Due to extensive migration to growth centres, demand for dwellings in them is growing fast. If the supply for housing is greater than the demand, housing prices rise in the regions that attract migration, while they fall in areas that suffer migration losses. When the price of real estate is tied to demand, location plays a vital role in terms of construction, investment and selling alike.
Currently migration in Finland is focused on the Helsinki metropolitan area, which leads to ever stronger urbanisation in the Uusimaa region and, of course, increased demand for housing. Regardless of the great call for housing, too few dwellings that meet consumers’ needs are being built in the Helsinki area.
According to the national public service broadcasting company Yle (21 May 2015), some 15,000 people a year migrate to Helsinki, Espoo and Vantaa alone, while approximately 7,500 dwellings are built in the area per year – about 2,000 dwellings short of the demand. In addition to the number of dwellings, the current stock of housing does not meet today’s demand. Half the people currently moving to the Uusimaa region and already living in Helsinki are one-person households, while only 37% of the residential buildings in Helsinki are smaller than 49 square metres and 11% are smaller than 30 square metres.
Housing prices rose from 2005 to 2014 by a total of about 35%, i.e. about 3.5% per year. Around the same time, inflation was a little over 2% per year. As well as these, the market is affected by consumers’ purchasing power, the unemployment situation and interest rate level in the region. In the 2000s, unemployment was 8% on average and the interest rate level since the recession that started in 2008 has been exceptionally low.
In summary we can conclude that the state of the real estate market depends on how Finns are doing and where they want to live. We can also say that the Finnish real estate market is divided into three sections:
The dominant urbanisation trend causes people to leave the countryside and move to growth centres, especially to the Helsinki region. As a result of urbanisation, the demand for housing increases in growth centres, and prices rise if there are not enough dwellings on the market. At the same time, housing prices in municipalities and cities with migration losses fall. Clearly, location is crucial.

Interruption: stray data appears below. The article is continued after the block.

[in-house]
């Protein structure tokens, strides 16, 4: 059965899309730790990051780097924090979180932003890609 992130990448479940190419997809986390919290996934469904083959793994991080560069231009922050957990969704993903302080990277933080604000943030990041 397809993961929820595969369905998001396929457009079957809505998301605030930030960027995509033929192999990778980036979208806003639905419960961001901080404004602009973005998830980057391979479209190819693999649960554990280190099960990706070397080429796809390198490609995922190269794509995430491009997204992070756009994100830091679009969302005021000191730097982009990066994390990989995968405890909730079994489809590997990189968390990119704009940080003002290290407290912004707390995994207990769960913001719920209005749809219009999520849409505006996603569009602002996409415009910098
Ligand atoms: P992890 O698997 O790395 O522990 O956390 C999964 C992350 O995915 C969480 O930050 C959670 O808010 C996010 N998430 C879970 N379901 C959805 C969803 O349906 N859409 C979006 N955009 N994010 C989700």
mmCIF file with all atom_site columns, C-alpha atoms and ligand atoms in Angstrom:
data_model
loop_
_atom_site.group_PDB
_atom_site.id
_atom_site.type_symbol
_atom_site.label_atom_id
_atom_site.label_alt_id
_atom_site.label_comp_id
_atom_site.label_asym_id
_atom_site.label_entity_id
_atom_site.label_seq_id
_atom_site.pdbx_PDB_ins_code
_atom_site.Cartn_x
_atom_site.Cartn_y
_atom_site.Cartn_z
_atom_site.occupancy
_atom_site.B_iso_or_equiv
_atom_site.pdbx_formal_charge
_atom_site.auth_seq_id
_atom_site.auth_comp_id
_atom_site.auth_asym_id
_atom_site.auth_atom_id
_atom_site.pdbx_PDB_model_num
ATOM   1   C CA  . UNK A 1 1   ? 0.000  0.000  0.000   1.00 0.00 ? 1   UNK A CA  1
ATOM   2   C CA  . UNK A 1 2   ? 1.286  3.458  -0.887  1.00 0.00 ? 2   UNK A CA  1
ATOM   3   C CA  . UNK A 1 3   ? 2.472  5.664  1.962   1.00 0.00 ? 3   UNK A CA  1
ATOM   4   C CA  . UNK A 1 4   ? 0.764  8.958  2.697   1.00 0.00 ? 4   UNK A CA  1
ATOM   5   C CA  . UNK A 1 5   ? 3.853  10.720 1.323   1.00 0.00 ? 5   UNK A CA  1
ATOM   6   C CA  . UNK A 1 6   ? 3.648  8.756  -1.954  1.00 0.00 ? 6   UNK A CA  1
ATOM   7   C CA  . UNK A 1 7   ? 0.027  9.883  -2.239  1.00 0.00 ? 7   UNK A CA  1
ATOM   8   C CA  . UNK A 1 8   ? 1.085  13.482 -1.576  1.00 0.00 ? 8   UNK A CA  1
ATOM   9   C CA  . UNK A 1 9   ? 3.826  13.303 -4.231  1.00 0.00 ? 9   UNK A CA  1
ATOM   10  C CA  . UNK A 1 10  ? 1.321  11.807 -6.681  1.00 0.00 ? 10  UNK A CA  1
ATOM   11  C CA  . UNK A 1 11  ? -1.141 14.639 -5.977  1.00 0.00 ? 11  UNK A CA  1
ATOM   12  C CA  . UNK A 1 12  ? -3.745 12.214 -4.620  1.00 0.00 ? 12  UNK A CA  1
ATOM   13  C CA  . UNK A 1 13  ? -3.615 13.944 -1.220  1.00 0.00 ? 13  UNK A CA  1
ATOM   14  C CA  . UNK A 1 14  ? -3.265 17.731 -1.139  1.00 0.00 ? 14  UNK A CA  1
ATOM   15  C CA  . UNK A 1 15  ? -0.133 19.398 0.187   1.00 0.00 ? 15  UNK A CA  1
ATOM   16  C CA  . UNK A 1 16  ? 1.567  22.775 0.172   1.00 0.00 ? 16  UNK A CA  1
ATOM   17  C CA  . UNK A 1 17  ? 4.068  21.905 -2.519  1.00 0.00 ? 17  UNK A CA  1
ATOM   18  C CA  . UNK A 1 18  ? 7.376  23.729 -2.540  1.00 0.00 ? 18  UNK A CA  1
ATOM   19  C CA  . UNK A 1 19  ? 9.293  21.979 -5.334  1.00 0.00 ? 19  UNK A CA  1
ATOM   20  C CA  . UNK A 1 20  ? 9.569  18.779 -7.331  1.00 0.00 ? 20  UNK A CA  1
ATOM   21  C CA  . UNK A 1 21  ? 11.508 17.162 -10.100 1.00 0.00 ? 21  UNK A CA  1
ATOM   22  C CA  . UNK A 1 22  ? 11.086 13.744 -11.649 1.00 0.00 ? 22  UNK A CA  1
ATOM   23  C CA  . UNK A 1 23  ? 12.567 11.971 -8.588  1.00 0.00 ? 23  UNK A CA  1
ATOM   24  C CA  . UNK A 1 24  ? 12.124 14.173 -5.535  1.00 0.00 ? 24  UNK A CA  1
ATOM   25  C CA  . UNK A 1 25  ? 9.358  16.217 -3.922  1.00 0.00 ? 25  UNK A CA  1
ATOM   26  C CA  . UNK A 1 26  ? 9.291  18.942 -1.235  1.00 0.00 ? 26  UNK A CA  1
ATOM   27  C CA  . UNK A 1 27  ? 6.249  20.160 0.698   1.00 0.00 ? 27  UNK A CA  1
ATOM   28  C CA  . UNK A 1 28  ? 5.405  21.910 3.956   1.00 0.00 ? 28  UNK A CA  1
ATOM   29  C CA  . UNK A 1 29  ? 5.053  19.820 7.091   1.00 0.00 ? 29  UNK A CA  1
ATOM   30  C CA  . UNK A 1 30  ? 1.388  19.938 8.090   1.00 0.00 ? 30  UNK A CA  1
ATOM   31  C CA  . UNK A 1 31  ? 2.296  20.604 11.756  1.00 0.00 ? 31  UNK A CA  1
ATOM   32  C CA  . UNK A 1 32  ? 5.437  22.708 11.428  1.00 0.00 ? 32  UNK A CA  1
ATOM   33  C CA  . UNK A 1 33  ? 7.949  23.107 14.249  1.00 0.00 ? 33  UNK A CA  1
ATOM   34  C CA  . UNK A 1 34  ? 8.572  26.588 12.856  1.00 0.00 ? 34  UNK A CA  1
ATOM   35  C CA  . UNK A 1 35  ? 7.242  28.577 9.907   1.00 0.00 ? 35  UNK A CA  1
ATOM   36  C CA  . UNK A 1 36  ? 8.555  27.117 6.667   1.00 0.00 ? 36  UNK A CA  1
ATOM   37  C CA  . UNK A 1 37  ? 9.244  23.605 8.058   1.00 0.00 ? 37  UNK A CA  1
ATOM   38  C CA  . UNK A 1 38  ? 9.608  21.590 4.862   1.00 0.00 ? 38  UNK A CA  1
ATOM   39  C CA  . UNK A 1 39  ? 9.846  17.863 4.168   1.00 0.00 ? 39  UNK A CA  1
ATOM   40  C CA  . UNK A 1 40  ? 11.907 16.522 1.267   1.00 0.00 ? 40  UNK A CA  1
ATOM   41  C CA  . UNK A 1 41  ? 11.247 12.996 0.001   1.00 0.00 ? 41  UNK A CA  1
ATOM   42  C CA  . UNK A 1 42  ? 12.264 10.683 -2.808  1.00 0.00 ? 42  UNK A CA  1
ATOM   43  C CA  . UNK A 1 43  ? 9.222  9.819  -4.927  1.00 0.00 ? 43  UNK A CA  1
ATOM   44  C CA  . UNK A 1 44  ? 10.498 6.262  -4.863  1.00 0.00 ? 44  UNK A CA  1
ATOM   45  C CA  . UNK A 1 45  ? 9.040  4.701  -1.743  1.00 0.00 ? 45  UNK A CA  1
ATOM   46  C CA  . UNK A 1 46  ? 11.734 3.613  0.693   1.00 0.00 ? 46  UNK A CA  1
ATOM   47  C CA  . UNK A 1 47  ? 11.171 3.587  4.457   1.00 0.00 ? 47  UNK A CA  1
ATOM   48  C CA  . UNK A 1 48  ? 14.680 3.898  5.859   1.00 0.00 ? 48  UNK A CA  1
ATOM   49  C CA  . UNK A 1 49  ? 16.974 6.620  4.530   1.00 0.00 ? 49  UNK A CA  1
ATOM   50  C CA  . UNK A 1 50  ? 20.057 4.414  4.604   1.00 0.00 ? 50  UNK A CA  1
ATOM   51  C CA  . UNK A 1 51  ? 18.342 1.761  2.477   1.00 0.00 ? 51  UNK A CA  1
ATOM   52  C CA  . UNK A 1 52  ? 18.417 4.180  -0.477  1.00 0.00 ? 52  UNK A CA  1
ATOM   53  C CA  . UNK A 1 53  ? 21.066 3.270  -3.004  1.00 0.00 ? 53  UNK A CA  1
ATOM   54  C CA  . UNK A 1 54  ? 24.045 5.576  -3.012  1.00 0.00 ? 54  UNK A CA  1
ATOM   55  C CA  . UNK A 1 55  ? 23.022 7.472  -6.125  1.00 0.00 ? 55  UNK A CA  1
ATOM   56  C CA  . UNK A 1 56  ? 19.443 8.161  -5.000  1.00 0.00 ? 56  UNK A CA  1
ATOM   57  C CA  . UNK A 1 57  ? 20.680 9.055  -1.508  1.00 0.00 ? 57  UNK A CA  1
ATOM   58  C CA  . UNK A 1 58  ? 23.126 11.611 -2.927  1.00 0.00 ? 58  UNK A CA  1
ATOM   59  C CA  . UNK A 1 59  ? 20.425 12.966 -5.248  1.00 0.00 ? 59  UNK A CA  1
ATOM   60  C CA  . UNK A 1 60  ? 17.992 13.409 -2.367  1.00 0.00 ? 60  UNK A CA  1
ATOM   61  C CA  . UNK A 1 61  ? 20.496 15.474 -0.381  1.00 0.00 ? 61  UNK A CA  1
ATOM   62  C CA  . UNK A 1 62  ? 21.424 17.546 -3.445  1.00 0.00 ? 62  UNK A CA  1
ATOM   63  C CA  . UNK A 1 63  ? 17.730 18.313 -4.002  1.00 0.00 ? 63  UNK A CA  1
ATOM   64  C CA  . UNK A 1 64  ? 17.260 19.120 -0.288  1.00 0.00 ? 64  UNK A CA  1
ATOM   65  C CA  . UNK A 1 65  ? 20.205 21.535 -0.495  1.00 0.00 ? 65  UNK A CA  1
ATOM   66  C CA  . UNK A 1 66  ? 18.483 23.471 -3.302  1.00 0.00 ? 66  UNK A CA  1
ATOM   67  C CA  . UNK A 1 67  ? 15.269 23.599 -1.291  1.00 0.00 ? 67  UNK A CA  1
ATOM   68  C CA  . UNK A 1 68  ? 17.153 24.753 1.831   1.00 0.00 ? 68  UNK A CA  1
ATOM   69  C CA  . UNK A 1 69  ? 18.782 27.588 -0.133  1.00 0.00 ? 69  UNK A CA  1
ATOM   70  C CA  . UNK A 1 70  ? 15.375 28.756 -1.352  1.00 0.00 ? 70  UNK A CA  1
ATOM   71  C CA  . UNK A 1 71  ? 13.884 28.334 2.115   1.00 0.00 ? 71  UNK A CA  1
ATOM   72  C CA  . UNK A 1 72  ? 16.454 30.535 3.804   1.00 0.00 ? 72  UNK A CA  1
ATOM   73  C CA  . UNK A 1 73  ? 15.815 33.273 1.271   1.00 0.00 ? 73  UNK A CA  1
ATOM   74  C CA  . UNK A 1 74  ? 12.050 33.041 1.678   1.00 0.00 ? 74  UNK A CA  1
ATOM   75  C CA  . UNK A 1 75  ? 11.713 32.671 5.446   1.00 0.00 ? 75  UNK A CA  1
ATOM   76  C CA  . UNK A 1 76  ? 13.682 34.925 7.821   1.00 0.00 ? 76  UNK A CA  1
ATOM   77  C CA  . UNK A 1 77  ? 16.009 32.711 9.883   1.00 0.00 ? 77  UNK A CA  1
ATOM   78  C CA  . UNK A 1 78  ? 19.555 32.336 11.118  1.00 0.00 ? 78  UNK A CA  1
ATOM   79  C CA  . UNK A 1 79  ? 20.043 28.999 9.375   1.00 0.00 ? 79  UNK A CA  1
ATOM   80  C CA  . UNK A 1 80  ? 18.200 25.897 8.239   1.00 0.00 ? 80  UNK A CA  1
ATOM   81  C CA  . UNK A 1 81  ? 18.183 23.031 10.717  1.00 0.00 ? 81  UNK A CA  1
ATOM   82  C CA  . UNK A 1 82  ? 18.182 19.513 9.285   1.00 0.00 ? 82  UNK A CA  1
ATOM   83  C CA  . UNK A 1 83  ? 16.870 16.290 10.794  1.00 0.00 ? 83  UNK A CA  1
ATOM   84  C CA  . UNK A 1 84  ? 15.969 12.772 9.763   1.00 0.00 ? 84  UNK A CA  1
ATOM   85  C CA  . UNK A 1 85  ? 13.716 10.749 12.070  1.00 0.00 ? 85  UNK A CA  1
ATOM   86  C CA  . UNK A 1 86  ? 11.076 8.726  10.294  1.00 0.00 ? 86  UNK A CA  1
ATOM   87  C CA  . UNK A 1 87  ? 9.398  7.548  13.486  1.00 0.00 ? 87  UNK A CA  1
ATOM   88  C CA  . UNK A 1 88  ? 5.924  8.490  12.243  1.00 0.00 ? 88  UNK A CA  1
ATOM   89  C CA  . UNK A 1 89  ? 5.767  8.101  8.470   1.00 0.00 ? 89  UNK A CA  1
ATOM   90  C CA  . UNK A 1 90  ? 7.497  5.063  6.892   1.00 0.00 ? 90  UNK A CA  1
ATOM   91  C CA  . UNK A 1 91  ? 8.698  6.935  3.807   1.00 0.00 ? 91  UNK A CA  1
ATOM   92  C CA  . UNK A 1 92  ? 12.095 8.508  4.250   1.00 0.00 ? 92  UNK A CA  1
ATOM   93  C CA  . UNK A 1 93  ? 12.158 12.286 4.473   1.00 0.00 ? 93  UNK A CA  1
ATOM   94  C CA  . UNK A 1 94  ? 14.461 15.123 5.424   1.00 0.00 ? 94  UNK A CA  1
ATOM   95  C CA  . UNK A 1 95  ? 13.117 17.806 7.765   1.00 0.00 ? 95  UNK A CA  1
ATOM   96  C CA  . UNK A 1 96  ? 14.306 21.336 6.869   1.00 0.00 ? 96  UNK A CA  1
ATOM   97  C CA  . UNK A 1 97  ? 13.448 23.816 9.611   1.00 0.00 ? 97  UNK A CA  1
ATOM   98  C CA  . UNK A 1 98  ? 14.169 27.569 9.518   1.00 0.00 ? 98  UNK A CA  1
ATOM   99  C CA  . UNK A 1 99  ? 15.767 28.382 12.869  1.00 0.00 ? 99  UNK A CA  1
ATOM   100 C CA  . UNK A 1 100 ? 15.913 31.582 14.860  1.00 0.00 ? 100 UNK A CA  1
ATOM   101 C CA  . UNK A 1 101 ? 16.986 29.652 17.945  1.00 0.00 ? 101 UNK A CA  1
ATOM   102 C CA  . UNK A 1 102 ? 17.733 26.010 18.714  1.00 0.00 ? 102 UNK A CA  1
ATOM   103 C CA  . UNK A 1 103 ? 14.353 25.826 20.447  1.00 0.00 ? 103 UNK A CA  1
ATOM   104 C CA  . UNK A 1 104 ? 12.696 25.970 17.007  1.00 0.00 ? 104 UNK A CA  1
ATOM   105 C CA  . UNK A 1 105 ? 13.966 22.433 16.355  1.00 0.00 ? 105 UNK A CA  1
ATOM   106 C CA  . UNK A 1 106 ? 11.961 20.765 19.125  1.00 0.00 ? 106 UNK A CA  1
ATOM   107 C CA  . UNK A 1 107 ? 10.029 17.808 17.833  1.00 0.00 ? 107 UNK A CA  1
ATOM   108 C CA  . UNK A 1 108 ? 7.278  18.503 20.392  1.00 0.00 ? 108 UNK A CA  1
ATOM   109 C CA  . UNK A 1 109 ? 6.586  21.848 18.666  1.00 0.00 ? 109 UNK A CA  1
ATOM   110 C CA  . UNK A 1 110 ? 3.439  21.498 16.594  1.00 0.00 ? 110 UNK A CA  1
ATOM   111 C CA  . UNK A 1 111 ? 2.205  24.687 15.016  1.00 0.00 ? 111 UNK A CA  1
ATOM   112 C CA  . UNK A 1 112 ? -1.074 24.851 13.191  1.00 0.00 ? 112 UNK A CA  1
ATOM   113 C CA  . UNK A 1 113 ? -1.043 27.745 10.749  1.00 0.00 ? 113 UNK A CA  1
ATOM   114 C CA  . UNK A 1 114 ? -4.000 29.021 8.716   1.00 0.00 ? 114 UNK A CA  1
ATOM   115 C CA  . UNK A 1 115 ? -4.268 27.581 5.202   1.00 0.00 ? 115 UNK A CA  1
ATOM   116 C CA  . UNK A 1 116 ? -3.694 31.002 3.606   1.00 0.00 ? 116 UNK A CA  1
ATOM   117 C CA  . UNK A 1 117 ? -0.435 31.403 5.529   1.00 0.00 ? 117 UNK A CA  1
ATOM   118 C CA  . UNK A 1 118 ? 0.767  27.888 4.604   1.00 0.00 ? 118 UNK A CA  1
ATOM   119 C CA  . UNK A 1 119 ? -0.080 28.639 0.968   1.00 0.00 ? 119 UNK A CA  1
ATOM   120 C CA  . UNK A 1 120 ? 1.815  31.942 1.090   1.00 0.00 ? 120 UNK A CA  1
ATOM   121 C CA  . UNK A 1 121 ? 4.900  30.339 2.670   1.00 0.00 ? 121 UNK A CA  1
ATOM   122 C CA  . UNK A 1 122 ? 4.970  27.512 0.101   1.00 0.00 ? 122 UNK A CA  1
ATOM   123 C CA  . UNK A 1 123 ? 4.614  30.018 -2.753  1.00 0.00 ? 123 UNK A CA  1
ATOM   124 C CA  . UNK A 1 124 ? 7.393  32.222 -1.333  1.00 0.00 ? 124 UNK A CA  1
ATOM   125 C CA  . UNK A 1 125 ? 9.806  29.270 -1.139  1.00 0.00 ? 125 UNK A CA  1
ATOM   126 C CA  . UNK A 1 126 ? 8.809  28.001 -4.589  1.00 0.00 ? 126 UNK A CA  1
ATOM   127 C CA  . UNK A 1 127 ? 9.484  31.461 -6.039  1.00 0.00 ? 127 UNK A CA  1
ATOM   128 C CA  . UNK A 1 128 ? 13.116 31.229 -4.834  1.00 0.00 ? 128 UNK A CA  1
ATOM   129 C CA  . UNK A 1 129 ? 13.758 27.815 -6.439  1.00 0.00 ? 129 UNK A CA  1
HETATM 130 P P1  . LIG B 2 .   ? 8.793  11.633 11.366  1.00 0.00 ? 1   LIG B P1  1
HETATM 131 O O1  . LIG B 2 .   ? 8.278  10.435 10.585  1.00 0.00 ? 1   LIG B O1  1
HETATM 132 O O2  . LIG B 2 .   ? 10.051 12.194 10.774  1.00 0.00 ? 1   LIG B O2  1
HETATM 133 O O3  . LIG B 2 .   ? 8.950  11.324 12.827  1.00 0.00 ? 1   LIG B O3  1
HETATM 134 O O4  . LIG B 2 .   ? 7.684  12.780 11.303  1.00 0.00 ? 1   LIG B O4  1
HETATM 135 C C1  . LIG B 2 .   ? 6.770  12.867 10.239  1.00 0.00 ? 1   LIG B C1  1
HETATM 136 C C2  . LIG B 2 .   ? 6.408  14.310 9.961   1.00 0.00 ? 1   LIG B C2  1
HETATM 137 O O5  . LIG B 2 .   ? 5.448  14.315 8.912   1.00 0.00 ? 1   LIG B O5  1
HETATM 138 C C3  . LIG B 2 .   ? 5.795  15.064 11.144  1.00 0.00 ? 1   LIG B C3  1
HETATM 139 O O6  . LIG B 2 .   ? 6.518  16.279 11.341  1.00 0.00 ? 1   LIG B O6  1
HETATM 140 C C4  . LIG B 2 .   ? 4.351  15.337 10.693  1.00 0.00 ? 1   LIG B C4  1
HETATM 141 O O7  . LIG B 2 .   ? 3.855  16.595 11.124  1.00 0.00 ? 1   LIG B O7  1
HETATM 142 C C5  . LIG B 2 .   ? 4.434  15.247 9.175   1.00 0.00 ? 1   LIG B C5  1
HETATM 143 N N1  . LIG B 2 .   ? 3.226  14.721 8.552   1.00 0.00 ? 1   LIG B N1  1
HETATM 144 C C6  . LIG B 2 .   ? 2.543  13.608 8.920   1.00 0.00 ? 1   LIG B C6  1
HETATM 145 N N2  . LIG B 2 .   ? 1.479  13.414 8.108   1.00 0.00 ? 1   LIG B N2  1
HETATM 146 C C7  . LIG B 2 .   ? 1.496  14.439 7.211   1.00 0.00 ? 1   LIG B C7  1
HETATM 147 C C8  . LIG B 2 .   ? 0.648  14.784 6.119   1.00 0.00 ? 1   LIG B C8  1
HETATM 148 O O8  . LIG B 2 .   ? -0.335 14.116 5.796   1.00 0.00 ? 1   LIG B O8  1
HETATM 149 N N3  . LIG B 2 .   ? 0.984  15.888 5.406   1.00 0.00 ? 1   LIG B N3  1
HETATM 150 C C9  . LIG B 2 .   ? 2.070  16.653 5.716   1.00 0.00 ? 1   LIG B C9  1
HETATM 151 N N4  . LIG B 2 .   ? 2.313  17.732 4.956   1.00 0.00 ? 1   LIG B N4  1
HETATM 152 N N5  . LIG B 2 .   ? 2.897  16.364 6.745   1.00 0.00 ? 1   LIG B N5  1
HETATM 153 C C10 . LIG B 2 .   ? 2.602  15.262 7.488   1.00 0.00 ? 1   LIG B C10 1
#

In addition to urbanisation, real estate prices are affected by the employment situation, purchasing power, the availability of loans and interest rate levels. Real estate investments are also influenced by the quantity and price of new construction.
The location of the real estate, the employment situation, purchasing power, the availability of loans and the interest rate level are key factors contributing to risks. What would happen if the market fell? If real estate prices sank by 10%, ICON would still be making profit. If the real estate market plummeted from its current level by 20%, an ICON investor would still recover their invested capital. If the property market crashed by 50%, which is more than during the 90s recession, an ICON investor would lose about 25–50% of their capital. In such a situation, however, it is probable that all the real estate and housing included in funds would be rented out. Redevelopment would be postponed and funds would not be liquidated until the market turned around.
The interest rate risk of ICON’s funds is very moderate. This is because the properties owned by ICON are already almost self-sufficient before we start their development. During the development work or building there is an interest rate risk. However, this period of risk is extremely short, because redevelopment is relatively fast and the market is unlikely to have time to change significantly during this time.
Building also involves some risks which should be considered. One of these is the plan risk. ICON always carefully investigates beforehand what the plan allows to be built on the landed property in question. If we intend to build something other than the plan allows, ICON will find out whether the changes will require an alteration of the plan or whether an exceptional permit will suffice.
Contractor risk refers to a situation where the contractor goes bankrupt. In RS projects, where the property buyer is protected during the construction stage by law, it is the responsibility of the bank and insurance company to finish the contract together with the developer. In such cases, the project will probably be profitable, but a minor monetary loss is also possible. In other cases, it is ICON’s duty to find a new contractor by inviting tenders, although this would delay the completion of the project and reduce the profit from it.
Builder’s risk, on the other hand, refers to a situation where ICON went bankrupt. However, this is highly unlikely because ICON’s equity ratio is always good before redeveloping, i.e. building a piece of real estate. The bank requires the real estate to be free or almost free of debts before granting a loan. Our projects are almost without exception RS projects, which means that the bank and insurance company are responsible for seeing the construction of the real estate to completion, if necessary. If ICON went bankrupt, the trustee in bankruptcy would sell the real estate and distribute the assets among creditors and fund investors. The first beneficiary would be the one holding the securities (e.g. the bank). If ICON had tax liabilities, the tax authorities would be among the first beneficiaries.